DURBAN - FISHERMAN and members of the public at the Pennington Beach on the KwaZulu-Natal South coast were competing with sharks for sardines on Tuesday.
The fishermen and members of the public struggled to keep sharks away from their netted sardines.
In videos circulating on social media, the fishermen struggle to pull their net filled with sardines out of the water at Pennington beach, which is just over 10km from Scottburgh, as several sharks surf the waves inches from them.
A resident said he could not contain his excitement: “We are walking through sardines, look at this net… absolutely full.”
On Tuesday, the KZN Sharks Board’s acting head of operations Greg Thompson, said the board conducted a sardine observation flight through to Rame Head in the Eastern Cape yesterday.
Thompson said there is a good chance of sardine action between Warner Beach and Scottburgh today.
“As we all know, there are no guarantees with sardines but there is a good chance that the areas between Warner Beach and Scottburgh may be a good bet for tomorrow’s (Wednesday’s) action,” he said.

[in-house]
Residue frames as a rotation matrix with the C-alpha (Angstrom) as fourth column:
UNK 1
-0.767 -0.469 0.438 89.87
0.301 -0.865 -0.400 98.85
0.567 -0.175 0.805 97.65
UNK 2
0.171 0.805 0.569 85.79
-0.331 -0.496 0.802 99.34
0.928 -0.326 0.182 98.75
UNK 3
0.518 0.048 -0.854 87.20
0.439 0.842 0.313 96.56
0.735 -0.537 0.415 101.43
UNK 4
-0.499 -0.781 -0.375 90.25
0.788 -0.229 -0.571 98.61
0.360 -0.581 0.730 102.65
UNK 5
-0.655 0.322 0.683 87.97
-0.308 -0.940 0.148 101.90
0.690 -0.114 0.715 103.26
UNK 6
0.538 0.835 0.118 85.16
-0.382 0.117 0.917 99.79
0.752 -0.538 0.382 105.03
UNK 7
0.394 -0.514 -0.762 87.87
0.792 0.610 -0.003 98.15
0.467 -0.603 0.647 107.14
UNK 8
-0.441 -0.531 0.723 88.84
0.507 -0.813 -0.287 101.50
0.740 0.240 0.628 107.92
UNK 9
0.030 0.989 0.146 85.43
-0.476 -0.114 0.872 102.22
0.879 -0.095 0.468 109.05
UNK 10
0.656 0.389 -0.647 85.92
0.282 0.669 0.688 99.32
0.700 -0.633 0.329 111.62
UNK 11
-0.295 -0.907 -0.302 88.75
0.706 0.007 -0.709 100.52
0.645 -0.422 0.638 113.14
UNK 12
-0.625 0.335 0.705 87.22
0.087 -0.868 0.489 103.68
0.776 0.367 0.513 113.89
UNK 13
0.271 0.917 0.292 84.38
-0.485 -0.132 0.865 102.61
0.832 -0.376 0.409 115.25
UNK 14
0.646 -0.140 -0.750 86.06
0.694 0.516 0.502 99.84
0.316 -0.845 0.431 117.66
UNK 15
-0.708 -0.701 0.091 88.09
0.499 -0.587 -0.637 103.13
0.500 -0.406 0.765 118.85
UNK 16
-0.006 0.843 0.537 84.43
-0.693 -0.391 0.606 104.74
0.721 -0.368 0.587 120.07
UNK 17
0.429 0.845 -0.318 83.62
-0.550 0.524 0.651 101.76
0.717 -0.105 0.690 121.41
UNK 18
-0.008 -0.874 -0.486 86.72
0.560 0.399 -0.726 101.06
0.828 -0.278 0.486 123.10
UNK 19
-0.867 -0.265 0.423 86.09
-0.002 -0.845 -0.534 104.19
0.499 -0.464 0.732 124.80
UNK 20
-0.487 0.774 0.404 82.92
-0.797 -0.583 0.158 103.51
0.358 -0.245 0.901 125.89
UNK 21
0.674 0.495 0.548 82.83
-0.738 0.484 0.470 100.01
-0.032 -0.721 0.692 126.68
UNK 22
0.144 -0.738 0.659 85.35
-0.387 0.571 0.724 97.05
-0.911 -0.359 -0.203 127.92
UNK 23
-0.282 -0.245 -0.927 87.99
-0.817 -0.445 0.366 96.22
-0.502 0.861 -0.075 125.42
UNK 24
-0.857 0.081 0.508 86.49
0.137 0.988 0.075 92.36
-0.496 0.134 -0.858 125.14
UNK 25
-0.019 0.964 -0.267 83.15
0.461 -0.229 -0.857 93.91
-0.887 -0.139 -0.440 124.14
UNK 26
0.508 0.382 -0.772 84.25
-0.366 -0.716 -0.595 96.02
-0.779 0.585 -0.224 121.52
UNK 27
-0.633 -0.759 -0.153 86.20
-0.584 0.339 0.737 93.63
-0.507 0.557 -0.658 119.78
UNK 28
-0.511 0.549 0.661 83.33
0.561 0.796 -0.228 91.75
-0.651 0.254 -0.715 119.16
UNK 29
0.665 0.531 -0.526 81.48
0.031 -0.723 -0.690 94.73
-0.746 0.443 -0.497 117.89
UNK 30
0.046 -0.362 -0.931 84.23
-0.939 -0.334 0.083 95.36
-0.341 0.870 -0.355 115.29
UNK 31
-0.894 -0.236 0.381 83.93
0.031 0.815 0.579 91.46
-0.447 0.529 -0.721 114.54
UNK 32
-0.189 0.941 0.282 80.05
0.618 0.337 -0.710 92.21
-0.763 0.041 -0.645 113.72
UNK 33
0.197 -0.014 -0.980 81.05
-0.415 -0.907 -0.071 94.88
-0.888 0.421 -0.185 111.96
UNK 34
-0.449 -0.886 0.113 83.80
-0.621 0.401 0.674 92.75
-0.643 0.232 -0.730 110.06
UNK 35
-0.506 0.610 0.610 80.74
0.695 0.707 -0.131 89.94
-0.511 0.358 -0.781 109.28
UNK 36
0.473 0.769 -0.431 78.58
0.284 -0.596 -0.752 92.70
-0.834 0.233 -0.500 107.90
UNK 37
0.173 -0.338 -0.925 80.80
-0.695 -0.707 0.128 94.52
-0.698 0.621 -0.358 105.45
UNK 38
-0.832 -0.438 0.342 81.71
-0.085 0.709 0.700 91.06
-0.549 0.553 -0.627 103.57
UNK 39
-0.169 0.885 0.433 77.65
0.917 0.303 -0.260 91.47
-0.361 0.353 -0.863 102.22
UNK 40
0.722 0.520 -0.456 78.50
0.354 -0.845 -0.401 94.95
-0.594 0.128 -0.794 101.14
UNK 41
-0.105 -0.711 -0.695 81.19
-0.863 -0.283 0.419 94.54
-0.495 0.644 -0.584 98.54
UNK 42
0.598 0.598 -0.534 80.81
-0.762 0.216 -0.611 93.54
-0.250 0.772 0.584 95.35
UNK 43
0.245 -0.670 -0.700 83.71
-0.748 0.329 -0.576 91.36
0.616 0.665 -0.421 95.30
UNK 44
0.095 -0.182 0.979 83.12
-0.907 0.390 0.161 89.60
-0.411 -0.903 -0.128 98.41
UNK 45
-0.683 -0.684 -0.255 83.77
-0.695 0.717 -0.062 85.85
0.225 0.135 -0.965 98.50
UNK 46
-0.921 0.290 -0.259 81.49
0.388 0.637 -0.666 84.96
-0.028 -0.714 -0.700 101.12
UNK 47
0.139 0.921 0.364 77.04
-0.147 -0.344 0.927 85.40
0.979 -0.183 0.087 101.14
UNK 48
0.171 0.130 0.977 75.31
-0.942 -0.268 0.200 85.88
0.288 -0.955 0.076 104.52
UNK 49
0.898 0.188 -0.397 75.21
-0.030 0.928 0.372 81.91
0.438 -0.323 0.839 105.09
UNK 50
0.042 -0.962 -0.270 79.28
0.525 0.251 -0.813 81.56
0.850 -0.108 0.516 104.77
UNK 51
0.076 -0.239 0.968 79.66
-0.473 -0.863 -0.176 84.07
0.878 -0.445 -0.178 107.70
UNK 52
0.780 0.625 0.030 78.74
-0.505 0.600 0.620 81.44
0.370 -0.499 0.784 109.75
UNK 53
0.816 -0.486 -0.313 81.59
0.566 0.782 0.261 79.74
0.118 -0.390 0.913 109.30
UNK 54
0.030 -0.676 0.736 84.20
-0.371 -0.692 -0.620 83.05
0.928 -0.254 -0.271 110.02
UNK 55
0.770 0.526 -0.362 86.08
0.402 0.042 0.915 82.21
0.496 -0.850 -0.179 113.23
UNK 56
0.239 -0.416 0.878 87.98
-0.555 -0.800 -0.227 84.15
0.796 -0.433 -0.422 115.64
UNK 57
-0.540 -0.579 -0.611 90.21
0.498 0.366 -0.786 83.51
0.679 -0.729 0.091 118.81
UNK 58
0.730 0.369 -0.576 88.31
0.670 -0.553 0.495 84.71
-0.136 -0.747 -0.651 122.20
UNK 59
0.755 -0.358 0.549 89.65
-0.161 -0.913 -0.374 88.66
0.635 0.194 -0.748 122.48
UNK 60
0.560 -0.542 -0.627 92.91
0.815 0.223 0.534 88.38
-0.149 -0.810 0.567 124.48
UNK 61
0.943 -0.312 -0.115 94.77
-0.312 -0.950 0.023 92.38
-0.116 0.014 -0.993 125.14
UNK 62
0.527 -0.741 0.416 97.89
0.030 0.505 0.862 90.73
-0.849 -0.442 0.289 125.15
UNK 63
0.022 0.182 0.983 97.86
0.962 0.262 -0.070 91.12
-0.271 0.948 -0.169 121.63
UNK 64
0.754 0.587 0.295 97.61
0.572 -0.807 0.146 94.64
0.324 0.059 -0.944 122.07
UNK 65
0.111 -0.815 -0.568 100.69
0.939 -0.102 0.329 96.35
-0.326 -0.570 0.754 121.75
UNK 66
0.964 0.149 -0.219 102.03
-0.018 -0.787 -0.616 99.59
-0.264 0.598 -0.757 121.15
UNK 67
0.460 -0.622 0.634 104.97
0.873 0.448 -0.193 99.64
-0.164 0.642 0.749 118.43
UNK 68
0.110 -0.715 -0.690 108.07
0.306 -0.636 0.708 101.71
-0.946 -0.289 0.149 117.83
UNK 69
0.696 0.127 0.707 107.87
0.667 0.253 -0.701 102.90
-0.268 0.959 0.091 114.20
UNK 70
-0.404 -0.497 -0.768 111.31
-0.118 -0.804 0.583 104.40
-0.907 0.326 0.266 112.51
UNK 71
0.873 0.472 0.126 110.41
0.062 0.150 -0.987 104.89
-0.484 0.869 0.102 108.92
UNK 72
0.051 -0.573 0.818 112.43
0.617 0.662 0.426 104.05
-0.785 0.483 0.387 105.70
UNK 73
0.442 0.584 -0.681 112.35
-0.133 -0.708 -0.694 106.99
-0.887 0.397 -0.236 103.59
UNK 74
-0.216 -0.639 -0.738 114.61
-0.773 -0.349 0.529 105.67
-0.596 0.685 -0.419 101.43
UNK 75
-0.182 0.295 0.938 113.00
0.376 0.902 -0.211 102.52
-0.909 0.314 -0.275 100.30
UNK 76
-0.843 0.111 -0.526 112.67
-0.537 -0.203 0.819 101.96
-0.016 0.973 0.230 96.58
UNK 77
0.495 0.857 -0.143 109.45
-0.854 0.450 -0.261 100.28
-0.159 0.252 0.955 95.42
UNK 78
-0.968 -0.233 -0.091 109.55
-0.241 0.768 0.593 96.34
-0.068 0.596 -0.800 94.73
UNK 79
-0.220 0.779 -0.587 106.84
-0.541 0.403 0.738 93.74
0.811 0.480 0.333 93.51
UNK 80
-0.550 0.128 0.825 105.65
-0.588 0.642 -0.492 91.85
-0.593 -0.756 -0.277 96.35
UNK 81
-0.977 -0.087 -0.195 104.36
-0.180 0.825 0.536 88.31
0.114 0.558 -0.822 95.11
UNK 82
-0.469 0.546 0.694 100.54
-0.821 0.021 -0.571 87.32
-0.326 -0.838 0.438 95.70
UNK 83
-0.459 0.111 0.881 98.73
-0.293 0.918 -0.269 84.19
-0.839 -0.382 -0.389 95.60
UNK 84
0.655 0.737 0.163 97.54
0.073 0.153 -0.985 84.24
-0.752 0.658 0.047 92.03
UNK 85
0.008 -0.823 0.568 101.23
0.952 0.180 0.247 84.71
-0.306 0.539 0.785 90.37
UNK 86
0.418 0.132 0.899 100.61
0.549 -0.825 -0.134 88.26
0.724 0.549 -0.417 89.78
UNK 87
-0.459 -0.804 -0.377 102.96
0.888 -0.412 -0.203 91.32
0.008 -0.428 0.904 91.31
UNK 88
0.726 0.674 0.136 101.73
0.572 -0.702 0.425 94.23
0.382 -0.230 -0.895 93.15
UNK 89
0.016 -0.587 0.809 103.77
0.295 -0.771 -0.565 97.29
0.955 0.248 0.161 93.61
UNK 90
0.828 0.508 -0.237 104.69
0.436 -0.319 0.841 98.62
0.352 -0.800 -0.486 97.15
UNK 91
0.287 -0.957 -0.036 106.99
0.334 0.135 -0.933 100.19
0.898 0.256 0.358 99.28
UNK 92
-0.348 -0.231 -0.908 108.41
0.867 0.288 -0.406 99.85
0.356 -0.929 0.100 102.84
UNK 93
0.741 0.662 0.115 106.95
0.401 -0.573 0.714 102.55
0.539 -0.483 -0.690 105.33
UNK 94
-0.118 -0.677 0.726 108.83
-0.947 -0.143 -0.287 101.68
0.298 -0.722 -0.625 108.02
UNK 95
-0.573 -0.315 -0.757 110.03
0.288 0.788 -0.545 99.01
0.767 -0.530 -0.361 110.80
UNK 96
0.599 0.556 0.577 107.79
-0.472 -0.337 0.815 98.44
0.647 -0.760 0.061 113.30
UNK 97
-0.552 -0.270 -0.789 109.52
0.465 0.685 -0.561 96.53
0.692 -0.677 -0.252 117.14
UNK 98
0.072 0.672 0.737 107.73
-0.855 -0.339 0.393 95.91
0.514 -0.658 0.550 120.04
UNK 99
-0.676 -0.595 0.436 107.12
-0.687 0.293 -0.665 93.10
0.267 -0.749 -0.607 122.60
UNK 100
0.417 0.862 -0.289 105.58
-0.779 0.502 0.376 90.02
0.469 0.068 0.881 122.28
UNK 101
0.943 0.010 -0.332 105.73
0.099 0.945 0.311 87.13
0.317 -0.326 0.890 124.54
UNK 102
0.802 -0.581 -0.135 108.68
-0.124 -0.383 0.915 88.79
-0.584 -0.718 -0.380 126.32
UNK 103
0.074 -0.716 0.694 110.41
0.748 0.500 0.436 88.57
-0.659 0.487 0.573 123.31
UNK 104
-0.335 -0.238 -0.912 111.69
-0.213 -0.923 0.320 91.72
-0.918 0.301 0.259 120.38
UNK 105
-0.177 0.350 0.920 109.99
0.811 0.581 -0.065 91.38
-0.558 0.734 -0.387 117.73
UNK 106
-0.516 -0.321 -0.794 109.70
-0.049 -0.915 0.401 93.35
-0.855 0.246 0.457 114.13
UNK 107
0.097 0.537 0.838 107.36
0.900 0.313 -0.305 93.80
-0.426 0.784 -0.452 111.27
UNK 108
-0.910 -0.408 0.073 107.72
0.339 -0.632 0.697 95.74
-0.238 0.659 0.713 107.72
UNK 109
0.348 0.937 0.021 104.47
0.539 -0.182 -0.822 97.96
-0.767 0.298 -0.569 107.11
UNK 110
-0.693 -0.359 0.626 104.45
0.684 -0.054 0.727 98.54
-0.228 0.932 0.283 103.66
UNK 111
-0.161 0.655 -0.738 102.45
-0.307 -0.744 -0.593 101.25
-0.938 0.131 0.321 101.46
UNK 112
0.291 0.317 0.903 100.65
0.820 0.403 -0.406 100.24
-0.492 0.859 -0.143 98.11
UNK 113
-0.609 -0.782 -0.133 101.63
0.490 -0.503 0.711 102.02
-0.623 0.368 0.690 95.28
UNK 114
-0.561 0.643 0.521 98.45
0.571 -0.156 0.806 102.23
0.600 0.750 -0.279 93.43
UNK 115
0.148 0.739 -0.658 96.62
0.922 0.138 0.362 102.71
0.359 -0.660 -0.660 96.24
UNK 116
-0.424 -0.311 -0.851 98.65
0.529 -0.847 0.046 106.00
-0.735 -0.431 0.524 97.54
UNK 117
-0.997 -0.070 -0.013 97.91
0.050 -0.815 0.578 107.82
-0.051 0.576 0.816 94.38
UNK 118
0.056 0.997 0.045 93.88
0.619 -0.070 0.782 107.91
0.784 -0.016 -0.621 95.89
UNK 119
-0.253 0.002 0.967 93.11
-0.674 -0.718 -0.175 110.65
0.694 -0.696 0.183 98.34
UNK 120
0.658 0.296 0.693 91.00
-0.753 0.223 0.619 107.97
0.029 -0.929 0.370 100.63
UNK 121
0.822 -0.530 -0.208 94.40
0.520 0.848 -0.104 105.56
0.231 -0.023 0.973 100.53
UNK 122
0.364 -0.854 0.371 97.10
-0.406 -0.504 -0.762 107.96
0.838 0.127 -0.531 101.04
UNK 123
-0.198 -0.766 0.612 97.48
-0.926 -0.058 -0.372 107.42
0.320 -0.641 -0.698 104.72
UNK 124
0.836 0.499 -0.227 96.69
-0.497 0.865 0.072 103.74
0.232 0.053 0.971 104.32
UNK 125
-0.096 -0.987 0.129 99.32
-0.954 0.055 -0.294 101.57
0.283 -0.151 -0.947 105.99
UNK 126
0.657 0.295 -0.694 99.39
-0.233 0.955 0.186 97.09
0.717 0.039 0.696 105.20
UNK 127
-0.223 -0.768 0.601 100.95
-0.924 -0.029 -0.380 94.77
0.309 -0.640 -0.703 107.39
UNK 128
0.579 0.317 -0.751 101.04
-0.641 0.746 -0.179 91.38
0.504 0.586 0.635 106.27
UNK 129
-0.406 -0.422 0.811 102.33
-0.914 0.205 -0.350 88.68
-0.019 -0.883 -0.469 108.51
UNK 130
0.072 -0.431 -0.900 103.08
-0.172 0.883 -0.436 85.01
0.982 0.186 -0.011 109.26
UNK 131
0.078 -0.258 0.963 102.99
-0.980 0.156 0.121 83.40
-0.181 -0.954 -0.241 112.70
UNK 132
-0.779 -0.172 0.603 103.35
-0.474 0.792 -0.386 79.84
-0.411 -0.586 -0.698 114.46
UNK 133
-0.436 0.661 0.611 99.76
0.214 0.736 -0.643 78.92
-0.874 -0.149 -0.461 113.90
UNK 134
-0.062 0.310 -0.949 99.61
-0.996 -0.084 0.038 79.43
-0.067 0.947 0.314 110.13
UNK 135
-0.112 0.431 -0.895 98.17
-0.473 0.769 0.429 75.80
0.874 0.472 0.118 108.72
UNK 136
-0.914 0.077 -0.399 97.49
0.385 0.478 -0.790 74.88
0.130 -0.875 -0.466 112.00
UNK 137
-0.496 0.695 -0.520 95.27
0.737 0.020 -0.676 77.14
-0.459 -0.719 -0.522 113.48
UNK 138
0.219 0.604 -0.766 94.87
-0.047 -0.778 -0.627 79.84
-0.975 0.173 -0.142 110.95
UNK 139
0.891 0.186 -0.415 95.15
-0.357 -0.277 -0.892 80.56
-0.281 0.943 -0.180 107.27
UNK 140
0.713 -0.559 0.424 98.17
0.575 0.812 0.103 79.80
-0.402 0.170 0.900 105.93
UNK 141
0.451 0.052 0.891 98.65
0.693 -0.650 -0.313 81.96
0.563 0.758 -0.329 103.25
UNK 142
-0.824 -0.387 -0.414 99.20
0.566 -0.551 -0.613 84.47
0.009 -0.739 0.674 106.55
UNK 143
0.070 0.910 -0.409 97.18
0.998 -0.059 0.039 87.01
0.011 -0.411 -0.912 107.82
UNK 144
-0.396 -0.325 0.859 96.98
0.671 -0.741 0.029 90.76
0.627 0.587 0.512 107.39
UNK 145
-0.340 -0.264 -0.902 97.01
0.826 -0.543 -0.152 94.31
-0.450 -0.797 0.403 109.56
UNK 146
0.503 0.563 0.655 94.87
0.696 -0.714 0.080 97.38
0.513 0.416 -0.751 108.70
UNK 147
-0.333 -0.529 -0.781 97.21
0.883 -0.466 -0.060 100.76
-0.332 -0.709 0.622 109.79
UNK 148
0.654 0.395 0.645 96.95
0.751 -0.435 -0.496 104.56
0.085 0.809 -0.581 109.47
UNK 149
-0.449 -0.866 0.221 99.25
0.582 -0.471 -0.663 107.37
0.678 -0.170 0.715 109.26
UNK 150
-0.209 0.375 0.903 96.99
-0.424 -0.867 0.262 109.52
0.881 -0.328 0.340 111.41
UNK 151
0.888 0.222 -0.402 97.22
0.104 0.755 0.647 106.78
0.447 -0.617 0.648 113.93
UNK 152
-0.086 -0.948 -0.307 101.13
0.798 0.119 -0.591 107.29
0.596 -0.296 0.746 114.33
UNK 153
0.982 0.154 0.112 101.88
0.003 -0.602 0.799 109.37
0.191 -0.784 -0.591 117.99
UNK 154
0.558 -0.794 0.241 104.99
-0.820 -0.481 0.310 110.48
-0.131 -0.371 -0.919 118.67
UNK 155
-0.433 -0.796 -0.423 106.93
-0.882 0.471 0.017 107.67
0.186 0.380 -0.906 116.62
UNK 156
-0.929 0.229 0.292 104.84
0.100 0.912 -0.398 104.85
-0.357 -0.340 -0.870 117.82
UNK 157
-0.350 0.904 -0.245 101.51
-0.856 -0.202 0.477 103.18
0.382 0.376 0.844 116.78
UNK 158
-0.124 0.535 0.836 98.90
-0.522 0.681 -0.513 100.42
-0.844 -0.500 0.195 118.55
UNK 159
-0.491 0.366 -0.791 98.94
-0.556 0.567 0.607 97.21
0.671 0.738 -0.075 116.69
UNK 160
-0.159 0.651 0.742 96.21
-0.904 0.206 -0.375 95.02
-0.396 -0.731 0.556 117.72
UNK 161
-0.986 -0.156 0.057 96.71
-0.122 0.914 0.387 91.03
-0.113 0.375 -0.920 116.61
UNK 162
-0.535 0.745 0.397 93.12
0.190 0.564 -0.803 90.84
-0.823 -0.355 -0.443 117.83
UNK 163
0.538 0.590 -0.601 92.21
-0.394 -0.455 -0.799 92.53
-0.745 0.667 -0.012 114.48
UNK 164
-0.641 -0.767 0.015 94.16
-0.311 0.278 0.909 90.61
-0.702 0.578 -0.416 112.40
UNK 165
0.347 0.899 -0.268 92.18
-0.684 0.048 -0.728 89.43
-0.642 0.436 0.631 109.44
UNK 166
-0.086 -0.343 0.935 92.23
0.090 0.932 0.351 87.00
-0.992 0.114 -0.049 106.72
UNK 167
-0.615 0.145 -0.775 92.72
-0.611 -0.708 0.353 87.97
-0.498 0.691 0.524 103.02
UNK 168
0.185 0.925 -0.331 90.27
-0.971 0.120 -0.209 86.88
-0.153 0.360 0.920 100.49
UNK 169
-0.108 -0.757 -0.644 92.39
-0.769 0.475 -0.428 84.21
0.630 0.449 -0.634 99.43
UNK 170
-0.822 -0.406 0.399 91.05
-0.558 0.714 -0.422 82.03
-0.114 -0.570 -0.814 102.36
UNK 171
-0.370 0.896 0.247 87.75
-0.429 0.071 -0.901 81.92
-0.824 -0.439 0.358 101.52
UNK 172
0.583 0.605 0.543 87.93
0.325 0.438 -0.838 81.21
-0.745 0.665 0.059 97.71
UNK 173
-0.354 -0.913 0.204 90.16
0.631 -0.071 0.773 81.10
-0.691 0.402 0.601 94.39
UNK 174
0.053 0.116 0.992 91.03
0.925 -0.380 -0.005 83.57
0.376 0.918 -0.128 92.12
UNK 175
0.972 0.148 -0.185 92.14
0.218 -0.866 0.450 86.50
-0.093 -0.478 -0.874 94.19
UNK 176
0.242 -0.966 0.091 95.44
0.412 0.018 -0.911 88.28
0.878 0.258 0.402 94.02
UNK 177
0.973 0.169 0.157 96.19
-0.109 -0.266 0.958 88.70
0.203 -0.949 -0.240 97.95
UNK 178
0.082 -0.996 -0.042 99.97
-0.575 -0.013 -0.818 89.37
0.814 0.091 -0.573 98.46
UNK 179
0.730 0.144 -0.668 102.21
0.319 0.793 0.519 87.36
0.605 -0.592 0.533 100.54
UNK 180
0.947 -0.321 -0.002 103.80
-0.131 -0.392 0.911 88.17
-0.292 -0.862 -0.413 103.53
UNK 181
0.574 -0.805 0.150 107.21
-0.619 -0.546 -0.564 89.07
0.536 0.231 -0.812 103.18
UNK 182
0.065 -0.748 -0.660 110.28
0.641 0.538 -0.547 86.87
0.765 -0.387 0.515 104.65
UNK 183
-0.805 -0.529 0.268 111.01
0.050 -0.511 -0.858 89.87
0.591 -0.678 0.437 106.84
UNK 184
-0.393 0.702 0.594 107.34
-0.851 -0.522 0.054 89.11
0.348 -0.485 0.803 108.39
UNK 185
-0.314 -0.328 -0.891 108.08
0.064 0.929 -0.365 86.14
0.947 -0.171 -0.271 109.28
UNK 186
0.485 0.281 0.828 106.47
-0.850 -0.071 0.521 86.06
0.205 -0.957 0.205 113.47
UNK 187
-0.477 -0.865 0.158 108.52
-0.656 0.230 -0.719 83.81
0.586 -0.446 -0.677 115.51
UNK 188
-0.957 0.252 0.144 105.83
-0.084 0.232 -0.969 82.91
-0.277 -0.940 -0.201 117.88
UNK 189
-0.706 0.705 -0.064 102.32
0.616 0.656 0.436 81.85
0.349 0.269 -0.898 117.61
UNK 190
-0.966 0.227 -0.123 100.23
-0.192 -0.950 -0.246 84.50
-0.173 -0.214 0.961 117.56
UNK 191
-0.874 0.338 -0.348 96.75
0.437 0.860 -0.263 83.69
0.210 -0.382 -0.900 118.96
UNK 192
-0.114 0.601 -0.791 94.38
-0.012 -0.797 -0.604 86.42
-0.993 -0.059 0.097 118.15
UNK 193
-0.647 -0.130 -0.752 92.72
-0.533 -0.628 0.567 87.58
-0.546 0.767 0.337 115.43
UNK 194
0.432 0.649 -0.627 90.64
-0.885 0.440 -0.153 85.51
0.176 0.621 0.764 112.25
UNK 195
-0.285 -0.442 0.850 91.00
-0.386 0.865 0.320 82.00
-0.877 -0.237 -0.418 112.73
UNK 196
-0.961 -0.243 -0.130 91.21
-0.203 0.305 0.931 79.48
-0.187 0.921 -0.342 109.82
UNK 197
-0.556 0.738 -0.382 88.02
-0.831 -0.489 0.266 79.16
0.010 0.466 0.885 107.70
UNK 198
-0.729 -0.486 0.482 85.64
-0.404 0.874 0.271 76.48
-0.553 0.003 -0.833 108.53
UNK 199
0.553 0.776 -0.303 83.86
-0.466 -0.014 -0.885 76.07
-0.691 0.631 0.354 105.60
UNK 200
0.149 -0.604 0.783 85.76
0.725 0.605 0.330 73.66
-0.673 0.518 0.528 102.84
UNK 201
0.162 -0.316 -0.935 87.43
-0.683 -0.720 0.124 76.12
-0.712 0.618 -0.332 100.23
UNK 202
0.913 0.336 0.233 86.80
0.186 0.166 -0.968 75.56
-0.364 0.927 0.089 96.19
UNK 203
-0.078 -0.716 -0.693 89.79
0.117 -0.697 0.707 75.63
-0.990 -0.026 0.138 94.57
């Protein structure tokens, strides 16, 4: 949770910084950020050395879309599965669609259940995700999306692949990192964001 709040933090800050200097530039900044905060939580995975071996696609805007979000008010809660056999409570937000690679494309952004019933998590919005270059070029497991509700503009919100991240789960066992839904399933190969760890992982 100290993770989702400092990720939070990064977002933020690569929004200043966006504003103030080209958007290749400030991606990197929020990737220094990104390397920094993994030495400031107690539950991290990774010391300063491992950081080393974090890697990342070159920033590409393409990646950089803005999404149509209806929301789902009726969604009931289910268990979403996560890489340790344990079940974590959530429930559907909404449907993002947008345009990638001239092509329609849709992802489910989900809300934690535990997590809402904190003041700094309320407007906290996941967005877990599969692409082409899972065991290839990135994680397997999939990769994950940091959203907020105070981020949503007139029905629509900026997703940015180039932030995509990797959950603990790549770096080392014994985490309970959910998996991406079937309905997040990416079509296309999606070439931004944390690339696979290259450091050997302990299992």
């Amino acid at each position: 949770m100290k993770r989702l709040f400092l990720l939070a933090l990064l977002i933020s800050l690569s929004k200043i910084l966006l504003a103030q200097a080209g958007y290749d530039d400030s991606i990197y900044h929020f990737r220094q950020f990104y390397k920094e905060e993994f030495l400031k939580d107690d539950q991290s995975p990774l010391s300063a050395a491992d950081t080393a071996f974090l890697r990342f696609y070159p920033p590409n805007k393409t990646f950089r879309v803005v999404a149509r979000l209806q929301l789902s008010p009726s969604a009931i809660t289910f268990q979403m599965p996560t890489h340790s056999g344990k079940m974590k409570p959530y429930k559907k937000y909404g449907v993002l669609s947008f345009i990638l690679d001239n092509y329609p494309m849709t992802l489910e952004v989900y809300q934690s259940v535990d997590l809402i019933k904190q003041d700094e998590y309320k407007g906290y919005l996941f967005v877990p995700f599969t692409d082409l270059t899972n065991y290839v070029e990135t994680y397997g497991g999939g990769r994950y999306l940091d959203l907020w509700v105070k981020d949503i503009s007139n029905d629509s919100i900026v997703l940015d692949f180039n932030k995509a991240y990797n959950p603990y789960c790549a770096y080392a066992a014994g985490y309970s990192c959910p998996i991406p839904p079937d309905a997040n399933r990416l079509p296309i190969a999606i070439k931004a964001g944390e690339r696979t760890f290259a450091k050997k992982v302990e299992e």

Thompson said the first signs of sardine activity he observed was at Scottburgh.
“Large shoals of sardines were seen scattered throughout this area, just behind the backline and in the surf zone.
“Netting took place from first light where they netted approximately 14 times during the morning at Scottburgh main beach.”
Thompson said there were also reports of some shark activity among those pockets.
During the observation flight, the next concentration of activity was in Eastern Cape waters between Port Grosvenor and Luputhana.
“Here there were numerous pods of Bottlenose dolphins together with scattered gannet activity, all moving north,” said Thompson, adding that most of the action was in a thin belt of discoloured water just behind the back line.
Large concentrations of around 1 500 bottlenose and about 5 000 common dolphins were spotted further south between the Mngazi Mouth and Rame Head he said.
However, he said there were no shoals of sardines visible on the surface in that area.
Thompson said the Sharks Board would continue to closely monitor sardine activity and remove or replace shark safety gear as required.
“Bathing is still banned from Port Edward to Isipingo, as a precaution due to the sardine movement,” he said.